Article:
There is a lot of grass to cut here. The property is 4.3 acres and I imagine the house and pond take up the 0.3, leaving approximately 4 acres to mow. Whew. It took me 5 days of mowing to get it all done. About 14 hours total. The tractor wasn’t running well and I ended up taking it to the shop when I got done. It should be done in a week and I’ll have sharpened blades and I’ll be able to tackle all that grass once more.

I’m continuing with adding a bit of landscaping here and there: rhododendrons and azealas, honeysuckle and camelias, a bunch of hydrangeas from my Uncle who lives a couple towns over, and a few plants my mother gave me years ago: a peony, some irises, and lavender. Each day the place becomes a little bit more my own personal heaven.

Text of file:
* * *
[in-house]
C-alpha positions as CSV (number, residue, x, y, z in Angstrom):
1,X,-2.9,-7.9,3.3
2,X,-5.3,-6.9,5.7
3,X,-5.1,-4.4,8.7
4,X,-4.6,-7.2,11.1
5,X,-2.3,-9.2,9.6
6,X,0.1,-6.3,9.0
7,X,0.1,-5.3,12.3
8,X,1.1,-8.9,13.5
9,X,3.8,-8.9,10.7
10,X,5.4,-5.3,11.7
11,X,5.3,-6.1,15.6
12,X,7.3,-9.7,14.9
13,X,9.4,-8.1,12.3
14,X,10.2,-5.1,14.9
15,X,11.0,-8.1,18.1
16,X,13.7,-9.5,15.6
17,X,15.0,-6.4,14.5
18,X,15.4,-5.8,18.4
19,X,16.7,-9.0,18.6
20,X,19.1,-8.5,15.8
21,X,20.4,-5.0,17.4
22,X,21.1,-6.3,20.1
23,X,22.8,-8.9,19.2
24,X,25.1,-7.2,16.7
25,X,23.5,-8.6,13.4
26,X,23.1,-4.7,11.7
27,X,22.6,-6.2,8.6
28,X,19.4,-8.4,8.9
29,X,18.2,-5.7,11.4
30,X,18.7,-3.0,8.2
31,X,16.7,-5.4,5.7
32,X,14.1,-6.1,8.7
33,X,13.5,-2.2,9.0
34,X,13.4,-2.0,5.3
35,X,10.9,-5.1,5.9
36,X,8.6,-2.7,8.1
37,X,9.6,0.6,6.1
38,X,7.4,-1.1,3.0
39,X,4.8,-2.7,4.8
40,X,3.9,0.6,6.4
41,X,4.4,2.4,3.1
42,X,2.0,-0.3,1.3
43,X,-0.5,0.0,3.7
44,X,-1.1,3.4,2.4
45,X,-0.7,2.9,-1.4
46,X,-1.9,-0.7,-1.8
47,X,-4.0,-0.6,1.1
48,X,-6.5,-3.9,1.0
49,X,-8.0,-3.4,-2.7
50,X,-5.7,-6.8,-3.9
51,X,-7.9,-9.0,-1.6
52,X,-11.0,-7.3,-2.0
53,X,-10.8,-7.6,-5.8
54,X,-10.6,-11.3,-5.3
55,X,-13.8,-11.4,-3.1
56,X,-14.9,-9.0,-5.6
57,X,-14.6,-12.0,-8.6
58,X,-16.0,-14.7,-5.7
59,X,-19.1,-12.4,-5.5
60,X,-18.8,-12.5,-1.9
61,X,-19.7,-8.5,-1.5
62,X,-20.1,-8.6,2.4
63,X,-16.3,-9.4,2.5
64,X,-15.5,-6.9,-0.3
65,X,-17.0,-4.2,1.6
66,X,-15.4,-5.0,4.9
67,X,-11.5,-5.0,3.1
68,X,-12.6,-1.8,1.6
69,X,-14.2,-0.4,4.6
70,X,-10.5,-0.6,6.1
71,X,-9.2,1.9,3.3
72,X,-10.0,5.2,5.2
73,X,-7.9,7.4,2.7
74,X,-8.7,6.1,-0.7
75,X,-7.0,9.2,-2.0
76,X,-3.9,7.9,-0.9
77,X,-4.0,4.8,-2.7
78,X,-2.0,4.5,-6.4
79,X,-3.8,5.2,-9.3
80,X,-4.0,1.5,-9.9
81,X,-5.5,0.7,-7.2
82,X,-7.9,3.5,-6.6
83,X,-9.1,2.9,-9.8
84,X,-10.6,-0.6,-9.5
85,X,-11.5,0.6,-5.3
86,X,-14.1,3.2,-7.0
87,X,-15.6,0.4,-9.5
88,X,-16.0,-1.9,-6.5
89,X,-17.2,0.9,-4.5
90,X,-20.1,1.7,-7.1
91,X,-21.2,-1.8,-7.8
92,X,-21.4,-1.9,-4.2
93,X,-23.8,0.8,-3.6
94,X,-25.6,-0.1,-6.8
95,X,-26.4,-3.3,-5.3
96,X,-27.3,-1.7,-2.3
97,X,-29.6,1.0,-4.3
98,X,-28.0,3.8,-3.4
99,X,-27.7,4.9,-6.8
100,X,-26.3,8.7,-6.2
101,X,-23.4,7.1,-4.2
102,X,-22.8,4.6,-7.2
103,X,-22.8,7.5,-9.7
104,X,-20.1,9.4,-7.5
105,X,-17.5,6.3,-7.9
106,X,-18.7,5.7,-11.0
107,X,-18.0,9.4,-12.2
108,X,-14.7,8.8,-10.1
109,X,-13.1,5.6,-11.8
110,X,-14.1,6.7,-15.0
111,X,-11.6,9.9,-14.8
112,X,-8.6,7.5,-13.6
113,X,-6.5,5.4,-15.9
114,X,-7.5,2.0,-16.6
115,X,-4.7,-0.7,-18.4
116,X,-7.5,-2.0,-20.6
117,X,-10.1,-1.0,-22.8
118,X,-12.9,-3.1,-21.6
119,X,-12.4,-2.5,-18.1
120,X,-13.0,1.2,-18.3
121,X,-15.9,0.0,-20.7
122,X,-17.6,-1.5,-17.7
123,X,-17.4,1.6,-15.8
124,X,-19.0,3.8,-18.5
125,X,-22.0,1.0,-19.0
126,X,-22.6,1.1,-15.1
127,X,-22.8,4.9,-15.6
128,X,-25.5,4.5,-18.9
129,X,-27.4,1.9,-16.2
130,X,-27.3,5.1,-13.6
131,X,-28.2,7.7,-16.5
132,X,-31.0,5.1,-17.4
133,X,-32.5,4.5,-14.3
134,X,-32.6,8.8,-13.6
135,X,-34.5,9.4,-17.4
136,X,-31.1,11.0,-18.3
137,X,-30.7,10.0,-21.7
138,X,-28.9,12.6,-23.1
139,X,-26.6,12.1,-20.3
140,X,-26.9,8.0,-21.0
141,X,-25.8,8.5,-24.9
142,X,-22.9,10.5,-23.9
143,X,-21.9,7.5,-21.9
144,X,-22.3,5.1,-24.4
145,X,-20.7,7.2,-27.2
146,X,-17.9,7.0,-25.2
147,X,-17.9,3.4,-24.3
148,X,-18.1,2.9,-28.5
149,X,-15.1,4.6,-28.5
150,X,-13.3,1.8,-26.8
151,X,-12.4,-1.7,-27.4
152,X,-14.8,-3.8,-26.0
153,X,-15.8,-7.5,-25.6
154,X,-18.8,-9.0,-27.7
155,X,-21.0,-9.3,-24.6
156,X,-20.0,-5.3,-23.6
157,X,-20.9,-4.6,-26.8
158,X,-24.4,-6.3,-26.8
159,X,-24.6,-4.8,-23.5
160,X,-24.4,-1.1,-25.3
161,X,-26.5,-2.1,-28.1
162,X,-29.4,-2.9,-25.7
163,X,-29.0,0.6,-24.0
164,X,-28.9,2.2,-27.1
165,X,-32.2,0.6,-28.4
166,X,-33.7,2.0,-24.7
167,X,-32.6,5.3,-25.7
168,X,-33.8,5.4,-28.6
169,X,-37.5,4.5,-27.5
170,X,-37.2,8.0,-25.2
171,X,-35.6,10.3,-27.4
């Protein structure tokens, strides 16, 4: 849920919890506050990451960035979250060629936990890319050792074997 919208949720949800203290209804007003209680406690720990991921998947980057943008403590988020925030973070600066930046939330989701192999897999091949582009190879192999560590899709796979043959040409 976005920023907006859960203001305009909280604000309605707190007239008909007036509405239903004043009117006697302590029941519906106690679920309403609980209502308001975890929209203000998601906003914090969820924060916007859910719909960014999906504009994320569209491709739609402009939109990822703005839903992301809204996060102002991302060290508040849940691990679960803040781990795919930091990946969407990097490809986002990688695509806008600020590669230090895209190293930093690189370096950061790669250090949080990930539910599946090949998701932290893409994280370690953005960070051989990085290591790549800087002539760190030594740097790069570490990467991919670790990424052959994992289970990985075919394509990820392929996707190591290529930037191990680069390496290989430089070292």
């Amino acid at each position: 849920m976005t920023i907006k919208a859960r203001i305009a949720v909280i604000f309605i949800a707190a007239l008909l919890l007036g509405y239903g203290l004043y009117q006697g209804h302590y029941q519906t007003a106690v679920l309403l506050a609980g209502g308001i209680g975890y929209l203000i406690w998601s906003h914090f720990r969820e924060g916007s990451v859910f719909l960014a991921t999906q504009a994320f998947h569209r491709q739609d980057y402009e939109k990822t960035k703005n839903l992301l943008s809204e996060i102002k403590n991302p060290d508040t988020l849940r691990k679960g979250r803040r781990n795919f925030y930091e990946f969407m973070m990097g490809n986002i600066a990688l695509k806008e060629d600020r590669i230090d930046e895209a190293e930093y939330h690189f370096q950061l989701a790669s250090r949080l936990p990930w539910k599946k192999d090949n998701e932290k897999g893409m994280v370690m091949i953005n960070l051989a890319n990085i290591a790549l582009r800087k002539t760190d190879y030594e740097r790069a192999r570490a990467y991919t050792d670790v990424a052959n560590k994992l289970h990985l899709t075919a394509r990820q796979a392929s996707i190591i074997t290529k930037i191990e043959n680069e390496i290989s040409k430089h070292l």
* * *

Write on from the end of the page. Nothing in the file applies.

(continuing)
Looking across the pond up to the house, while taking a break from mowing the back forty.
Looking across the pond up to the house, while taking a break from mowing the back forty.

16 thoughts on “Farm Life

  1. Oh gosh, sorry about Lacy. I imagine she is haunting the remaining hussies so they won’t venture onto the roadway.

    I’ve added lawn mower repair to your amazing talents and qualities. I love how circumstances force us to accomplish what we never thought possible. Brings a large smile to our face doesn’t it?

    Loved the share, cousin.

    Happy Farming, oh by the way . . . new boyfriend????

    Debbie

    1. Yes! I am so proud of myself for fixing the lawnmower by myself! I’ve bragged about it to friends and co-workers, and now my WordPress family. You are right about circumstances forcing us to do things we didn’t think we could do.

      And boyfriend, yes, we’ll give this a go and see what happens. ๐Ÿ˜‰